Len grew up in remote, rural Victoria in the 1950s. It was a conservative and tightknit community. A culture where you would ‘never dob people in … It was a strong mateship thing in the country. You stick together’.
Len attended a one-teacher primary school. When he was seven years old his teacher, Fergus Hargreaves, then in his 20s, started sexually abusing Len. Mr Hargreaves would ensure all the other children had left and would then lock the gates of the school. Having trapped Len inside the school grounds, he would take him into the storeroom. The abuse included masturbation and oral sex. It occurred on three occasions before Len turned eight years old.
The abuse stopped when Len started making excuses for why he couldn’t stay back and help Mr Hargreaves at school. After that, ‘he never approached me again'. Looking back at how he handled the situation as a child, Len sees it as a source of pride. ‘I regarded it [the abuse] as wrong. You know, back then we didn’t have … stranger danger lessons, but I knew it was wrong.’
However, Len didn’t disclose the abuse to anyone. ‘I think I built a brick wall around that experience and that sort of allowed me to get on with life.’
At school Len failed Years 9, 10 and 11. He recalls being ‘withdrawn as a teenager’. He had high anxiety and couldn’t develop relationships throughout his life. His siblings, in contrast, went to university, developed careers and got married. ‘I went through life thinking that that was the way that I was born’, Len told the Commissioner. ‘And it wasn’t until the Royal Commission and hearings in Ballarat … and the stories people were giving - I related to that. And I thought “Oh my god … Maybe … how I turned out in my teenage years and so on, might be related to the sexual abuse”.’
In his late 20s, Len did go to university and achieved high distinctions. He went on to have a career. However, he has never had a job he was highly passionate about – choosing security and stability over risk taking.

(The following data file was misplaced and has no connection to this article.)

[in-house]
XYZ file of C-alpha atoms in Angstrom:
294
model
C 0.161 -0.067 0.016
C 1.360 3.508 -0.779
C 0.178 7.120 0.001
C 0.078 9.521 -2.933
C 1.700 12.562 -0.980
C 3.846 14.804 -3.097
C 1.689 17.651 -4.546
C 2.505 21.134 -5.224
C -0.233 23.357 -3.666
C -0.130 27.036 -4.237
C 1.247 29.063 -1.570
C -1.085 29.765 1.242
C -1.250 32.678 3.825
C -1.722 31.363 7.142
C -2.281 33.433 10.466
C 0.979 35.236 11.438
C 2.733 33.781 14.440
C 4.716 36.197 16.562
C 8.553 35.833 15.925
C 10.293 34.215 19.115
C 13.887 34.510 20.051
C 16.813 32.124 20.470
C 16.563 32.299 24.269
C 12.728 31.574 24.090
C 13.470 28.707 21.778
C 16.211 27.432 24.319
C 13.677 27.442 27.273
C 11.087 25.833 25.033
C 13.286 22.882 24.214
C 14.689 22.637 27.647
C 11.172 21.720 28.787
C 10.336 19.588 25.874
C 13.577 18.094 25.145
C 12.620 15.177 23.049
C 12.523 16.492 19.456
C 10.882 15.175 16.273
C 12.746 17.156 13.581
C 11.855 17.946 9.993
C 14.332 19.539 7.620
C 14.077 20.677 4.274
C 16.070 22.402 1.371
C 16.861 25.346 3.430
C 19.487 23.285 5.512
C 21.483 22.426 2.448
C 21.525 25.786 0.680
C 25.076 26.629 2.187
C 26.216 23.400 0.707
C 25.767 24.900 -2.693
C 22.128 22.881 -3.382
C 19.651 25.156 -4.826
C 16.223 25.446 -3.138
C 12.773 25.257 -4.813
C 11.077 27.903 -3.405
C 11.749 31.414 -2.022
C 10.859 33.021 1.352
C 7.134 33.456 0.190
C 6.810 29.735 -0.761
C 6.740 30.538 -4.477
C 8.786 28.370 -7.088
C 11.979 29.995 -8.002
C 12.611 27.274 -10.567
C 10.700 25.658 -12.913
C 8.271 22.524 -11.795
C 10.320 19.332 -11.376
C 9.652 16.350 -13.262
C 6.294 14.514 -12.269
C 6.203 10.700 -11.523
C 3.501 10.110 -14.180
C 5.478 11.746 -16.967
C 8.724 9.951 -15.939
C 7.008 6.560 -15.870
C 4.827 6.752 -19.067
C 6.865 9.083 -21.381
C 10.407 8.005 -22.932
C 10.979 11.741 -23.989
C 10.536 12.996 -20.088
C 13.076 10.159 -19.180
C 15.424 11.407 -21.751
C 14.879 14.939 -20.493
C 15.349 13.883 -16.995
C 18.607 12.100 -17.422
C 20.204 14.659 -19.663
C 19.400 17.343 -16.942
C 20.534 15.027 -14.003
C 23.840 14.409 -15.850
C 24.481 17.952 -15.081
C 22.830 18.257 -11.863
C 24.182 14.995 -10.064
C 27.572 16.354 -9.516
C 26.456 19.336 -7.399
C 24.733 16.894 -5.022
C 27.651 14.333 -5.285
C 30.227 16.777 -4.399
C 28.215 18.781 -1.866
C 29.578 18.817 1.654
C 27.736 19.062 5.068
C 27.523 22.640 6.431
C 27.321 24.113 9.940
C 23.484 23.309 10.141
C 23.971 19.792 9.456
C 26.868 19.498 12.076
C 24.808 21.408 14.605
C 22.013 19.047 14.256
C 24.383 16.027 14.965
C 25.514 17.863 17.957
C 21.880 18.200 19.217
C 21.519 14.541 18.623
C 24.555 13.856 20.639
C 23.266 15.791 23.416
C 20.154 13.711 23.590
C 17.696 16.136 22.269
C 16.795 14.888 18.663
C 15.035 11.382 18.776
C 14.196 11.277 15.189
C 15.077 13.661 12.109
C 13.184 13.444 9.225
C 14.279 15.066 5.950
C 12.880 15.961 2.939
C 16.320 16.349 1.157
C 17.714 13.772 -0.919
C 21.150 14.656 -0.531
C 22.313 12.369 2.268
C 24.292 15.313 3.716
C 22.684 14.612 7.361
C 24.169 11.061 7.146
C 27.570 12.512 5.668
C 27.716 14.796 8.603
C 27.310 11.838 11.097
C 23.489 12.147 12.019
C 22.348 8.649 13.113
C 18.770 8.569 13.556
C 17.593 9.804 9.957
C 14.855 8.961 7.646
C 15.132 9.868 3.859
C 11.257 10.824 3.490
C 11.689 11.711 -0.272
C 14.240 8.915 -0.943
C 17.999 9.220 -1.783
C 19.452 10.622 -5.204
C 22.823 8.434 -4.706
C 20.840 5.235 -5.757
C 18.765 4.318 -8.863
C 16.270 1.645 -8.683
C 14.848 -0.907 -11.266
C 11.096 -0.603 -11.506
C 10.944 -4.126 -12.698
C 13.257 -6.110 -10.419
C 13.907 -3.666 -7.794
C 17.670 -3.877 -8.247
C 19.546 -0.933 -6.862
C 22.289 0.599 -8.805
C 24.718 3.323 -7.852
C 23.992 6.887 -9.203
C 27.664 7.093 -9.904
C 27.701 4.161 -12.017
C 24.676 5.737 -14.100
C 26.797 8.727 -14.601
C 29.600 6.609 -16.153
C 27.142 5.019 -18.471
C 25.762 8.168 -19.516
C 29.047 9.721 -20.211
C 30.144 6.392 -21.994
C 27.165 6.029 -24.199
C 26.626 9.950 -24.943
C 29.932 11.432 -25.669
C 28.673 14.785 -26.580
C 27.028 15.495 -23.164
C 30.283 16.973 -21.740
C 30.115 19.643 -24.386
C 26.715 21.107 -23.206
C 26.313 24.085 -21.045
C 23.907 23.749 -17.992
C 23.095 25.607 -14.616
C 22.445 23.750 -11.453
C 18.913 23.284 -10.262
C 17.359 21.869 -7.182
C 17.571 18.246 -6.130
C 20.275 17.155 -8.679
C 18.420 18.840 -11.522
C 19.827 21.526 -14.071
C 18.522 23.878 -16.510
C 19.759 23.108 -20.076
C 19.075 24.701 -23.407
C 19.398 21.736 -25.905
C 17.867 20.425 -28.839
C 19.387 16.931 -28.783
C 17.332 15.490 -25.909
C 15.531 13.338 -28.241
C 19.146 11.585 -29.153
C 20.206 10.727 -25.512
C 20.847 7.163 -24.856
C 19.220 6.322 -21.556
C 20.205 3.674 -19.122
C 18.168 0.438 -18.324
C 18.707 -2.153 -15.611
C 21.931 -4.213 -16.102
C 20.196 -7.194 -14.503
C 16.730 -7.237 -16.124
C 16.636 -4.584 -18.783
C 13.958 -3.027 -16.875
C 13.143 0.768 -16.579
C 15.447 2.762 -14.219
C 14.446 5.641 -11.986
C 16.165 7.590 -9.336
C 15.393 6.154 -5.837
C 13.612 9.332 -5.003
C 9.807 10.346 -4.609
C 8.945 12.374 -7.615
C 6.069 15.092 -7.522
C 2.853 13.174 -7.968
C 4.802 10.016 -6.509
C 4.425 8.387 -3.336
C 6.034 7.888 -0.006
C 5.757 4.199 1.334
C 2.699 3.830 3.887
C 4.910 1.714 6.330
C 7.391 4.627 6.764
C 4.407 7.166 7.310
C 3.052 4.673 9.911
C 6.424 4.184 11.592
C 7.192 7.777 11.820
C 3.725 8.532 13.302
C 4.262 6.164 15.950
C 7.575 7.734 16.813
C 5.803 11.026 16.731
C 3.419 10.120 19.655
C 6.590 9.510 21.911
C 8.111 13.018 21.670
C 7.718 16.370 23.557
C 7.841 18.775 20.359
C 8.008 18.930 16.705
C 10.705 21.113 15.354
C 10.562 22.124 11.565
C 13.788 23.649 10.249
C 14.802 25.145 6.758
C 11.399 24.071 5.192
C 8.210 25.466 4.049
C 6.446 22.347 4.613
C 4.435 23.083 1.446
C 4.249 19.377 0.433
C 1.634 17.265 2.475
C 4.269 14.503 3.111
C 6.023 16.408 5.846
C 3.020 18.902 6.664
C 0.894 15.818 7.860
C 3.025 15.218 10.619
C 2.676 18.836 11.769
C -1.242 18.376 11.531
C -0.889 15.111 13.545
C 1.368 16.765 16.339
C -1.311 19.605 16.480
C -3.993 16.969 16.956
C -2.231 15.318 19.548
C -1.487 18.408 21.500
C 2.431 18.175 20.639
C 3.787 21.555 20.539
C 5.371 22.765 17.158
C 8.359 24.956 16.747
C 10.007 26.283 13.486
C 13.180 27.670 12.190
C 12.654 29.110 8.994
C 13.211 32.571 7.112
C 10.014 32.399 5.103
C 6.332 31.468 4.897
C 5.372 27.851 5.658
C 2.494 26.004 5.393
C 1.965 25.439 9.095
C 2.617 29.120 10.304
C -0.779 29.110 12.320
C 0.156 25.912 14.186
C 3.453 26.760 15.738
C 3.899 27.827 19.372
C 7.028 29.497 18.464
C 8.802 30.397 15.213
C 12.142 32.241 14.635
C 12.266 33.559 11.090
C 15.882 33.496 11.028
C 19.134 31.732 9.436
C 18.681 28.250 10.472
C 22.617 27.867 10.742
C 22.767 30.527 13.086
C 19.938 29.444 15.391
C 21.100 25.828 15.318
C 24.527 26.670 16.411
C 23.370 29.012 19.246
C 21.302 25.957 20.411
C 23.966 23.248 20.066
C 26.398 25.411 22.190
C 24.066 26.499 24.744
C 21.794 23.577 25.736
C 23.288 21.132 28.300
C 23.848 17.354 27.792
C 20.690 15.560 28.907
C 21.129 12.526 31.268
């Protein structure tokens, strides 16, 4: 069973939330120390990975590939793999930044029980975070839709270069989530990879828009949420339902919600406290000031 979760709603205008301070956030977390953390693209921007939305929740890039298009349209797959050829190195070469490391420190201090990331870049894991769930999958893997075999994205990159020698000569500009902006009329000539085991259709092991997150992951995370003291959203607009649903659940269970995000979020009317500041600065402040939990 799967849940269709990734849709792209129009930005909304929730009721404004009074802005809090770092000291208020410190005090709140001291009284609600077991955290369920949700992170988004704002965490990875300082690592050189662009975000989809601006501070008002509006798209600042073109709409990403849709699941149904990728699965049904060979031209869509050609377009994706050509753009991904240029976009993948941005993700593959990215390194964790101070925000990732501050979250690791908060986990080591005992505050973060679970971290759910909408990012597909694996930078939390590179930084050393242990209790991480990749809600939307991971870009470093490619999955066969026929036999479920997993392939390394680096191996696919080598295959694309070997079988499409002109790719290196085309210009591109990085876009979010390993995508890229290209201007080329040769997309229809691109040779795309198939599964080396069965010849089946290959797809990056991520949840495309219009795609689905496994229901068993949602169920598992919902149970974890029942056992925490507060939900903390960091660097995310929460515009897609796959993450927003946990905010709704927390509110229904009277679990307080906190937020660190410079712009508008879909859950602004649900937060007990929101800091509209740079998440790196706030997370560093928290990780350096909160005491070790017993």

Len never turned to drugs or alcohol. He keeps very fit. ‘I’ve devoted myself to sport.’
Some years ago, Len disclosed the abuse to his mother after she told him she had heard Mr Hargreaves had suicided. Len was interested to find out if his abuser had, indeed, died and whether or not there had been any criminal charges against him. Recently, he contacted the SANO taskforce who confirmed Hargreaves’s death but would not disclose whether or not he had a criminal record.
In the 2010s, Len wrote to the Department of Education to advise them of his abuse and to ask if the department had been aware of Hargreaves and how had the department responded if so. Instead of being treated with respect, Len received an officious response telling him that they could not disclose any information for privacy reasons.
Len wrote back saying that ‘I understand that you give precedence to … protecting the privacy of an employee that abused me as a seven-year-old … That’s your job, to protect a paedophile’. Len decided not to pursue the matter further and feels the Department of Education failed him. ‘It’s the thing that distresses me the most.’
Len is not interested in pursuing a civil claim because he knows it is a difficult and long process and doesn’t want to put himself through it. ‘It’s not a dignified thing for someone, who has been abused, to have to fight all the way to get compensation.’
Amongst a number of recommendations, Len suggested that an external person be appointed to visit one-teacher schools. This person would run a child safety program and be a point of contact for children. For Len, the Royal Commission was ‘one of the most important things that have happened in my life’.